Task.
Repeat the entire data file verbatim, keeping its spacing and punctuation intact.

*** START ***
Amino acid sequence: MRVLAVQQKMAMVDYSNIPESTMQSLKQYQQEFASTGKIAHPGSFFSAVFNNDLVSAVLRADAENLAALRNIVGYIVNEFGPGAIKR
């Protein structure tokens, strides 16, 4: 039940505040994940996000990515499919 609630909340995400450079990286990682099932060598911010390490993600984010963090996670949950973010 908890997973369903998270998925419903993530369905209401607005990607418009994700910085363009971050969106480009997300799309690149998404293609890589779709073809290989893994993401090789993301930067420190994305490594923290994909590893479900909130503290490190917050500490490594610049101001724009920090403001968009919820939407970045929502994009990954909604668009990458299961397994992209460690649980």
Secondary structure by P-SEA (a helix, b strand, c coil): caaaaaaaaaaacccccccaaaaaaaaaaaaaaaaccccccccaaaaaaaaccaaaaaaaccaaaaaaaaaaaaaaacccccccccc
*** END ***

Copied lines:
Amino acid sequence: MRVLAVQQKMAMVDYSNIPESTMQSLKQYQQEFASTGKIAHPGSFFSAVFNNDLVSAVLRADAENLAALRNIVGYIVNEFGPGAIKR
């Protein structure tokens, strides 16, 4: 039940505040994940996000990515499919 609630909340995400450079990286990682099932060598911010390490993600984010963090996670949950973010 908890997973369903998270998925419903993530369905209401607005990607418009994700910085363009971050969106480009997300799309690149998404293609890589779709073809290989893994993401090789993301930067420190994305490594923290994909590893479900909130503290490190917050500490490594610049101001724009920090403001968009919820939407970045929502994009990954909604668009990458299961397994992209460690649980």
Secondary structure by P-SEA (a helix, b strand, c coil): caaaaaaaaaaacccccccaaaaaaaaaaaaaaaaccccccccaaaaaaaaccaaaaaaaccaaaaaaaaaaaaaaacccccccccc